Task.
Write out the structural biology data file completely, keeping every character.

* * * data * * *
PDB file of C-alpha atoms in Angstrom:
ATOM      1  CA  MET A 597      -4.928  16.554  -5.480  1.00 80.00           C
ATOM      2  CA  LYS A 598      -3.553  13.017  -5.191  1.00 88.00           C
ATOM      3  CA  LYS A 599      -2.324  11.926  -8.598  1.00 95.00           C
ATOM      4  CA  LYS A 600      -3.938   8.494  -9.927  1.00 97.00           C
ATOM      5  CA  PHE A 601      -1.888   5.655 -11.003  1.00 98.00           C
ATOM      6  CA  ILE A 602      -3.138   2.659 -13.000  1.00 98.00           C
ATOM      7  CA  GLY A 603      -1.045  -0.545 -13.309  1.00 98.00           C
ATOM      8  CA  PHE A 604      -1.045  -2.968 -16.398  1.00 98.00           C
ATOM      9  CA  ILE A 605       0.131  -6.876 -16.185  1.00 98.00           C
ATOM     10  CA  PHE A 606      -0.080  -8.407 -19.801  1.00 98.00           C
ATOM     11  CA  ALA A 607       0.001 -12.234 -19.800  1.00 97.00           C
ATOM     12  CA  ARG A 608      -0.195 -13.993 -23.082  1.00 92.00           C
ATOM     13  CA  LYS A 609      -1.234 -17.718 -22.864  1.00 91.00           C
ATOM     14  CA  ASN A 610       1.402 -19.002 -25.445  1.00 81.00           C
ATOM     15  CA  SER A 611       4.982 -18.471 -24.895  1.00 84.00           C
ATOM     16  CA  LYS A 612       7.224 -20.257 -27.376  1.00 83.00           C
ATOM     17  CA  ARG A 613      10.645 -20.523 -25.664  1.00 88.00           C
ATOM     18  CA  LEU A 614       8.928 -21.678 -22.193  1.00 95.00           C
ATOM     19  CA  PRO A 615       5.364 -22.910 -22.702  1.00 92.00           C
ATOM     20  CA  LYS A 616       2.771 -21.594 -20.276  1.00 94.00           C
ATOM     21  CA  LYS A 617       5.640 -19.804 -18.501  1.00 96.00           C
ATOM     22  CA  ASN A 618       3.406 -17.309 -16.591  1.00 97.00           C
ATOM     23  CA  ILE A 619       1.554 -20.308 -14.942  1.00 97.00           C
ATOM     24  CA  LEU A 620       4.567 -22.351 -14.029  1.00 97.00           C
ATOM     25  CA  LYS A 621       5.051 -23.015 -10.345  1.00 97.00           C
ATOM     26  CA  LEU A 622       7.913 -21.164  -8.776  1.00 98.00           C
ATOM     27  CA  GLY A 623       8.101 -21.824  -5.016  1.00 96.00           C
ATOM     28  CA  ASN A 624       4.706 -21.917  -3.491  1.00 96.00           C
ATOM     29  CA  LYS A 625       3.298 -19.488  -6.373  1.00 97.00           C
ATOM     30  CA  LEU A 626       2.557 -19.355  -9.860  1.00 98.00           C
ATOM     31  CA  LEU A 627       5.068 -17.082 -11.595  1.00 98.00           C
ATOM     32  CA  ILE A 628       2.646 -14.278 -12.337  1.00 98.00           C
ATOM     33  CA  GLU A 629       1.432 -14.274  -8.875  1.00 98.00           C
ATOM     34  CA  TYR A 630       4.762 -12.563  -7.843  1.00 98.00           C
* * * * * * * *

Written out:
PDB file of C-alpha atoms in Angstrom:
ATOM      1  CA  MET A 597      -4.928  16.554  -5.480  1.00 80.00           C
ATOM      2  CA  LYS A 598      -3.553  13.017  -5.191  1.00 88.00           C
ATOM      3  CA  LYS A 599      -2.324  11.926  -8.598  1.00 95.00           C
ATOM      4  CA  LYS A 600      -3.938   8.494  -9.927  1.00 97.00           C
ATOM      5  CA  PHE A 601      -1.888   5.655 -11.003  1.00 98.00           C
ATOM      6  CA  ILE A 602      -3.138   2.659 -13.000  1.00 98.00           C
ATOM      7  CA  GLY A 603      -1.045  -0.545 -13.309  1.00 98.00           C
ATOM      8  CA  PHE A 604      -1.045  -2.968 -16.398  1.00 98.00           C
ATOM      9  CA  ILE A 605       0.131  -6.876 -16.185  1.00 98.00           C
ATOM     10  CA  PHE A 606      -0.080  -8.407 -19.801  1.00 98.00           C
ATOM     11  CA  ALA A 607       0.001 -12.234 -19.800  1.00 97.00           C
ATOM     12  CA  ARG A 608      -0.195 -13.993 -23.082  1.00 92.00           C
ATOM     13  CA  LYS A 609      -1.234 -17.718 -22.864  1.00 91.00           C
ATOM     14  CA  ASN A 610       1.402 -19.002 -25.445  1.00 81.00           C
ATOM     15  CA  SER A 611       4.982 -18.471 -24.895  1.00 84.00           C
ATOM     16  CA  LYS A 612       7.224 -20.257 -27.376  1.00 83.00           C
ATOM     17  CA  ARG A 613      10.645 -20.523 -25.664  1.00 88.00           C
ATOM     18  CA  LEU A 614       8.928 -21.678 -22.193  1.00 95.00           C
ATOM     19  CA  PRO A 615       5.364 -22.910 -22.702  1.00 92.00           C
ATOM     20  CA  LYS A 616       2.771 -21.594 -20.276  1.00 94.00           C
ATOM     21  CA  LYS A 617       5.640 -19.804 -18.501  1.00 96.00           C
ATOM     22  CA  ASN A 618       3.406 -17.309 -16.591  1.00 97.00           C
ATOM     23  CA  ILE A 619       1.554 -20.308 -14.942  1.00 97.00           C
ATOM     24  CA  LEU A 620       4.567 -22.351 -14.029  1.00 97.00           C
ATOM     25  CA  LYS A 621       5.051 -23.015 -10.345  1.00 97.00           C
ATOM     26  CA  LEU A 622       7.913 -21.164  -8.776  1.00 98.00           C
ATOM     27  CA  GLY A 623       8.101 -21.824  -5.016  1.00 96.00           C
ATOM     28  CA  ASN A 624       4.706 -21.917  -3.491  1.00 96.00           C
ATOM     29  CA  LYS A 625       3.298 -19.488  -6.373  1.00 97.00           C
ATOM     30  CA  LEU A 626       2.557 -19.355  -9.860  1.00 98.00           C
ATOM     31  CA  LEU A 627       5.068 -17.082 -11.595  1.00 98.00           C
ATOM     32  CA  ILE A 628       2.646 -14.278 -12.337  1.00 98.00           C
ATOM     33  CA  GLU A 629       1.432 -14.274  -8.875  1.00 98.00           C
ATOM     34  CA  TYR A 630       4.762 -12.563  -7.843  1.00 98.00           C